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Reports into safety at region's child heart surgery unit

Campaigners fighting to save the region's only children's heart surgery unit say two far-reaching reports vindicate their claims that the unit is, and always has been - safe.

The reports out today looked at the treatment of 14 patients over a 10 year period at the Leeds General Infirmary, along with the temporary suspension of operations last year. And they concluded that the unit is well-run and in a position to go from strength to strength. Tina Gelder reports

Children's Heart Surgery Fund respond to reports

ABOVE: Sharon Cheng, Children's Heart Surgery Fund

Campaigners fighting to save one of the region's heart surgery units say two far-reaching reports vindicate their claims that the unit is, and has always, been safe.

The reports looked at the treatment of fourteen patients over a ten year period at the Leeds General Infirmary, along with the temporary suspension of operations last year. They conclude the unit is in a 'well-run' position.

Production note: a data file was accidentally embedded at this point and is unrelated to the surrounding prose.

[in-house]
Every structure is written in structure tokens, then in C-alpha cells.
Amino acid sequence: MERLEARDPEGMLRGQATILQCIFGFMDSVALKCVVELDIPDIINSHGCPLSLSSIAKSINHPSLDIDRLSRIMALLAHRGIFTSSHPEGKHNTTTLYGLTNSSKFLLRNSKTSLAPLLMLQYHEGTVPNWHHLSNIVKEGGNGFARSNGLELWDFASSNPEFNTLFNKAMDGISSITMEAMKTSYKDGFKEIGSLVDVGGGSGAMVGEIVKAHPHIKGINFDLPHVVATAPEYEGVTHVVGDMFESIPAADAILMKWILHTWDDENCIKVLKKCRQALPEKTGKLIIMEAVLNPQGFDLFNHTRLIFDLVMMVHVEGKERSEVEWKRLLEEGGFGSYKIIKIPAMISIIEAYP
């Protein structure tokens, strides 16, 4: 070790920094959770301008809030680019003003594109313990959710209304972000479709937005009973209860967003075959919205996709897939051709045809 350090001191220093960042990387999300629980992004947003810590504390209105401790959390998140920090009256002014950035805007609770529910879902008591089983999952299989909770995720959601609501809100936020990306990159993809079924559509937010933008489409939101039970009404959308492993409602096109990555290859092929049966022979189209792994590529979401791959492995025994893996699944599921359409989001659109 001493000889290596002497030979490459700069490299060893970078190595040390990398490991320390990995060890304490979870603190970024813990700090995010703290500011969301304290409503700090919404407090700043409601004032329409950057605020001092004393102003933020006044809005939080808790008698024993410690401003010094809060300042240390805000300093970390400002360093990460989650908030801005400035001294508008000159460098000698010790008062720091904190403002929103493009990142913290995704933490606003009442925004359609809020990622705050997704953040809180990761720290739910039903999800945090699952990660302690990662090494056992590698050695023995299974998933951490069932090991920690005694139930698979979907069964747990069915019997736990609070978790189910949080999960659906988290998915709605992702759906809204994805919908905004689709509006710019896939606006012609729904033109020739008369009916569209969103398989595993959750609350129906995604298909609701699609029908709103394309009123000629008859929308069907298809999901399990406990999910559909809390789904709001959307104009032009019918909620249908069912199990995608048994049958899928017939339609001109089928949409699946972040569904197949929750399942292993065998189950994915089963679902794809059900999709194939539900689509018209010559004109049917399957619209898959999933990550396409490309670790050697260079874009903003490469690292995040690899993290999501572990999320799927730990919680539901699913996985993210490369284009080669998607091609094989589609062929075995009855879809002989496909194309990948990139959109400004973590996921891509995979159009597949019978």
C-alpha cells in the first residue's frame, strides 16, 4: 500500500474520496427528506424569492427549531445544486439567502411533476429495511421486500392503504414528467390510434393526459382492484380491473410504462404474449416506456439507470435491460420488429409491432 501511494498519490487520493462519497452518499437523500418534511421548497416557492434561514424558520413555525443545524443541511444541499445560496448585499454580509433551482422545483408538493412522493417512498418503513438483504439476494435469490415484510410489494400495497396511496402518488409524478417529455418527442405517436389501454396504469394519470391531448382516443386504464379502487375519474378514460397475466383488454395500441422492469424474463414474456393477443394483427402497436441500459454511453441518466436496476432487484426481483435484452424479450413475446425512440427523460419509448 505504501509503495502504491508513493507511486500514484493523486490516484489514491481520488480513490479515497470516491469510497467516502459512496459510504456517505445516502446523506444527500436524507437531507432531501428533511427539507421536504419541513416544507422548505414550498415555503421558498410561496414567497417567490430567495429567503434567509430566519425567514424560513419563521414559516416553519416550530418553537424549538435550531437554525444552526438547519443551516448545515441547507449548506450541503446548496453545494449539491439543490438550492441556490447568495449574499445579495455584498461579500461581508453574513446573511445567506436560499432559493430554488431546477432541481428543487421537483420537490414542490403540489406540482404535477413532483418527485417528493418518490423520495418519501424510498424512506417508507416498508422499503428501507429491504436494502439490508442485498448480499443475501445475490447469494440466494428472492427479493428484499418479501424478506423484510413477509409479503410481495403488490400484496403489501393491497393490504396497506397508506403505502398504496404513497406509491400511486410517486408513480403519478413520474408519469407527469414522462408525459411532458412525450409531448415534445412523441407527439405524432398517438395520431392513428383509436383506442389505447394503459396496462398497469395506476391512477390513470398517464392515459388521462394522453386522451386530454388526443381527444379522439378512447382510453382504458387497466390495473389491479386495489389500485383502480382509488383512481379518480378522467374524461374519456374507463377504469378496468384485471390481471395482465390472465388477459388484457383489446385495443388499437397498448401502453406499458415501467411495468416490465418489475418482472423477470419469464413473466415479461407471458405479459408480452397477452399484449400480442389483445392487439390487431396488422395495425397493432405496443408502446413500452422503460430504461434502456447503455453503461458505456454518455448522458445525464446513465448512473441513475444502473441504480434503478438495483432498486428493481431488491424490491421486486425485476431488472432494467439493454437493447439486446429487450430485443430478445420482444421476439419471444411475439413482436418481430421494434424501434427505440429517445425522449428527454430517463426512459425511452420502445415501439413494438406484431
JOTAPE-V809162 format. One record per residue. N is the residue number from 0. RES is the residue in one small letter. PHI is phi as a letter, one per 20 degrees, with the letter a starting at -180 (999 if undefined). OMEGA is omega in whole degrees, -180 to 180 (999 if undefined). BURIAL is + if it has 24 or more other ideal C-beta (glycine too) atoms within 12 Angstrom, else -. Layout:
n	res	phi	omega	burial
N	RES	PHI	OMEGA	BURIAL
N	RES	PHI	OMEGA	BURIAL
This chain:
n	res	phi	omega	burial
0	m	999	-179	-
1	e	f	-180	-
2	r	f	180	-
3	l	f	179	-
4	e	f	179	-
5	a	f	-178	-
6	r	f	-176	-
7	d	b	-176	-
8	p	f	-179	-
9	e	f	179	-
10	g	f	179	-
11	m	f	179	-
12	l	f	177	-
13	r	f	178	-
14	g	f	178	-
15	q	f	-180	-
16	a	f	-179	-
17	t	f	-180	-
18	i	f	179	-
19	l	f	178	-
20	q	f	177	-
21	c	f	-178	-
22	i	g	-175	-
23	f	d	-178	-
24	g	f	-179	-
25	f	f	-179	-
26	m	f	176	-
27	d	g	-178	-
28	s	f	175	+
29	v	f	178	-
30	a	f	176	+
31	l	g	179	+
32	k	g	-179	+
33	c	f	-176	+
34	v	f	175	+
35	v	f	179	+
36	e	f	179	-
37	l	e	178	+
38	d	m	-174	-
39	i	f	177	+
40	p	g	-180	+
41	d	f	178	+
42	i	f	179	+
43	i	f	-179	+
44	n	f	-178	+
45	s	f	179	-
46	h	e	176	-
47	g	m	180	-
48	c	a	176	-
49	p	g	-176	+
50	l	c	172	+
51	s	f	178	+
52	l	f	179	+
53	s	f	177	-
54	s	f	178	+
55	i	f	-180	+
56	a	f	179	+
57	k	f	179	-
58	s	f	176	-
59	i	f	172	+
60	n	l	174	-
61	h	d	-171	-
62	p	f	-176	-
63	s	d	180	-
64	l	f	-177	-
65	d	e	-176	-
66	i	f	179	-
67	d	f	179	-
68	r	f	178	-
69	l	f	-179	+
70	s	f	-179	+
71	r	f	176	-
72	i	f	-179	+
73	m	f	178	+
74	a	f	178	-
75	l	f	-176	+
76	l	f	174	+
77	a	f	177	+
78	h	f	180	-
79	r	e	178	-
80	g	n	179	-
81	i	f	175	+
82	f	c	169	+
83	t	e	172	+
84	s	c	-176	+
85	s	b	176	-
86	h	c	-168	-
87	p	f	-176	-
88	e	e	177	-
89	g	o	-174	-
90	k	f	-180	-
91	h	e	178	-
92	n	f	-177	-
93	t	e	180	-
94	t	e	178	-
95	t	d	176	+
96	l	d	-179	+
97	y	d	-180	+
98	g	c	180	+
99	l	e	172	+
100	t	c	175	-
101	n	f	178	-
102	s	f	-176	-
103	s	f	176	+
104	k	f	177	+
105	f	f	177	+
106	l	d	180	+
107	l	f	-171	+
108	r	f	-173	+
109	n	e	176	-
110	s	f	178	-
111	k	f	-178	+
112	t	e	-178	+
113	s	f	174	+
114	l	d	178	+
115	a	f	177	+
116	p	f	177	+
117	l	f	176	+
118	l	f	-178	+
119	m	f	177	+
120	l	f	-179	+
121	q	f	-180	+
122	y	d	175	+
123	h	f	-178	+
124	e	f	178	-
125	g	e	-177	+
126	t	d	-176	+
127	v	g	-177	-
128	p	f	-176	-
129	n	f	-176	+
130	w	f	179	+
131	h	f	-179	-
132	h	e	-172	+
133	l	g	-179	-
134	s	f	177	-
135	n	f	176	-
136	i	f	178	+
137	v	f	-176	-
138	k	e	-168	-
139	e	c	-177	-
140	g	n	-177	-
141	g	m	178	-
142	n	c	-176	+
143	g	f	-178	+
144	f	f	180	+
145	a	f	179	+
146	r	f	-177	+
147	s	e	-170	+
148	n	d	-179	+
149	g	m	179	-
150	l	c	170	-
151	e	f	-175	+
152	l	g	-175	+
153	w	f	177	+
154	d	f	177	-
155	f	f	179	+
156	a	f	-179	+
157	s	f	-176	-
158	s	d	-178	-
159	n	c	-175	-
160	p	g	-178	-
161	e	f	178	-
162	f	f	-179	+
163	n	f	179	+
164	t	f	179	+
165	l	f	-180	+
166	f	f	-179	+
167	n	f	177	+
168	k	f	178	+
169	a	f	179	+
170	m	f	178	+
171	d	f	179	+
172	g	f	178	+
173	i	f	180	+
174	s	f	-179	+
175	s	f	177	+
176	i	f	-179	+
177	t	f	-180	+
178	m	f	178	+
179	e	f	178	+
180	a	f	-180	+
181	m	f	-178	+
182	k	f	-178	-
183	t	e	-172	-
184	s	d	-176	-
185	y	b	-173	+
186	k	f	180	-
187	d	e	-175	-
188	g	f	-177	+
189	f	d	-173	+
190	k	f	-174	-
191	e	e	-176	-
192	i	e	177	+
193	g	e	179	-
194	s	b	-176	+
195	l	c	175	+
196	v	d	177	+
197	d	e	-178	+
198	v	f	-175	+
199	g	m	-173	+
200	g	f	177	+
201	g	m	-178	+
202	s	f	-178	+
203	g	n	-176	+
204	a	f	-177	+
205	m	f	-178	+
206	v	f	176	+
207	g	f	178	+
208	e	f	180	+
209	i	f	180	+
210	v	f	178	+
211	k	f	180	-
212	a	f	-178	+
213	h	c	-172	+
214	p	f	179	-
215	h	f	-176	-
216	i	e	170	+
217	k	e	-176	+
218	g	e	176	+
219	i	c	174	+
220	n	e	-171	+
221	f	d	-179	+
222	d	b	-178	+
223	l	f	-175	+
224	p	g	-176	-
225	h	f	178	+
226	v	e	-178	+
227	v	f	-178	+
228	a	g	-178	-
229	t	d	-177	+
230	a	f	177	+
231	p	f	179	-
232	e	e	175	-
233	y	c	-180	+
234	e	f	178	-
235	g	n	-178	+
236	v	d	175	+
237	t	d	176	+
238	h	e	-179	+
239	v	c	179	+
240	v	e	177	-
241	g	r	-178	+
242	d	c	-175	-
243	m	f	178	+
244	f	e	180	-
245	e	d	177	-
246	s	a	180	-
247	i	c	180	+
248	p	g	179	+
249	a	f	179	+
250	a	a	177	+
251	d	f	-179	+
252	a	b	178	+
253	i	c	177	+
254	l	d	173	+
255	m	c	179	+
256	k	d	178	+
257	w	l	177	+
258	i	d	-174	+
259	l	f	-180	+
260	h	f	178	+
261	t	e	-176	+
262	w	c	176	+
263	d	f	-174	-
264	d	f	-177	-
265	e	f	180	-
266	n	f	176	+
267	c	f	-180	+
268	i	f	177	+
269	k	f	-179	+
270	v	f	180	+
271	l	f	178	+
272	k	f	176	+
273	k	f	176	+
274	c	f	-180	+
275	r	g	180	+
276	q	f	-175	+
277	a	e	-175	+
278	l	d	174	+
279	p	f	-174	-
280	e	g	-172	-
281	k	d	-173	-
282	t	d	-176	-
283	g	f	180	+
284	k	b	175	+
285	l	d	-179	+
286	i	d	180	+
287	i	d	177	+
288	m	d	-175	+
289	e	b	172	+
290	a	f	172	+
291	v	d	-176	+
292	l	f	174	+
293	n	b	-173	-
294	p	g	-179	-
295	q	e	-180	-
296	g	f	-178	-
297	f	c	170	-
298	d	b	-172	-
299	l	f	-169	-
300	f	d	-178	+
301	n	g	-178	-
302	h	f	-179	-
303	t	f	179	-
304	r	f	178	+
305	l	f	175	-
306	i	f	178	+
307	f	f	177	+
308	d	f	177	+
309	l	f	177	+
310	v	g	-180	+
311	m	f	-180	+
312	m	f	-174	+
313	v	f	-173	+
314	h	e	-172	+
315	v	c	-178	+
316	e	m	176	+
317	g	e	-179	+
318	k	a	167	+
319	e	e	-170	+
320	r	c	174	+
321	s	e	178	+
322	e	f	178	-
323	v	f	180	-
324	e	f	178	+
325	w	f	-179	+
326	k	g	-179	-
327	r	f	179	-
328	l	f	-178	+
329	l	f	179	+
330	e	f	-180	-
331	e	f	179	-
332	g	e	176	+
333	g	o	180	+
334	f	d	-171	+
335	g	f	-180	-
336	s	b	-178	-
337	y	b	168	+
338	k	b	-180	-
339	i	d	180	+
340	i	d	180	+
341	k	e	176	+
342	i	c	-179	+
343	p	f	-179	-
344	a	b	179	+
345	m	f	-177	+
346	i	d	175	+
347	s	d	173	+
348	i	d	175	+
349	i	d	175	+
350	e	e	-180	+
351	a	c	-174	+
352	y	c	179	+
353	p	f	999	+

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Children's Heart Surgery Fund welcomes new report

“The Verita report finally provides the balanced investigation and viewpoint that clinicians and families have been waiting for. The report’s findings confirm that the Leeds unit is safe and provides excellent standards of clinical care, treatment and outcomes for the children under its care.

“Verita’s analysis makes clear that many of the claims and accusations that led to the suspension of surgery and the subsequent unbearable scrutiny of the Leeds unit were unfounded or incorrect, and in some cases were made due to vested interests. It is important to note that of the final 17 recommendations made, only one refers specifically to Leeds about communication. The rest are general points for all units.

“We understand the need to act on any concerns about healthcare provision in the UK. However, the need for swift action should not negate the processes designed to ensure that concerns are valid and safeguard patients. We believe that NHS England has put new processes in place to ensure that this type of action, which is so damaging to patient and staff confidence, never happens again. We would ask them to ensure that these processes are followed, without exception.

“The report also supports CHSF’s view at the time that that the second stagePatient Experience review presented a distorted view of standards at Leeds. It states that the terms of reference made it inevitable that the report would be one-sided and it accepts that it did not allow responses to the concerns expressed.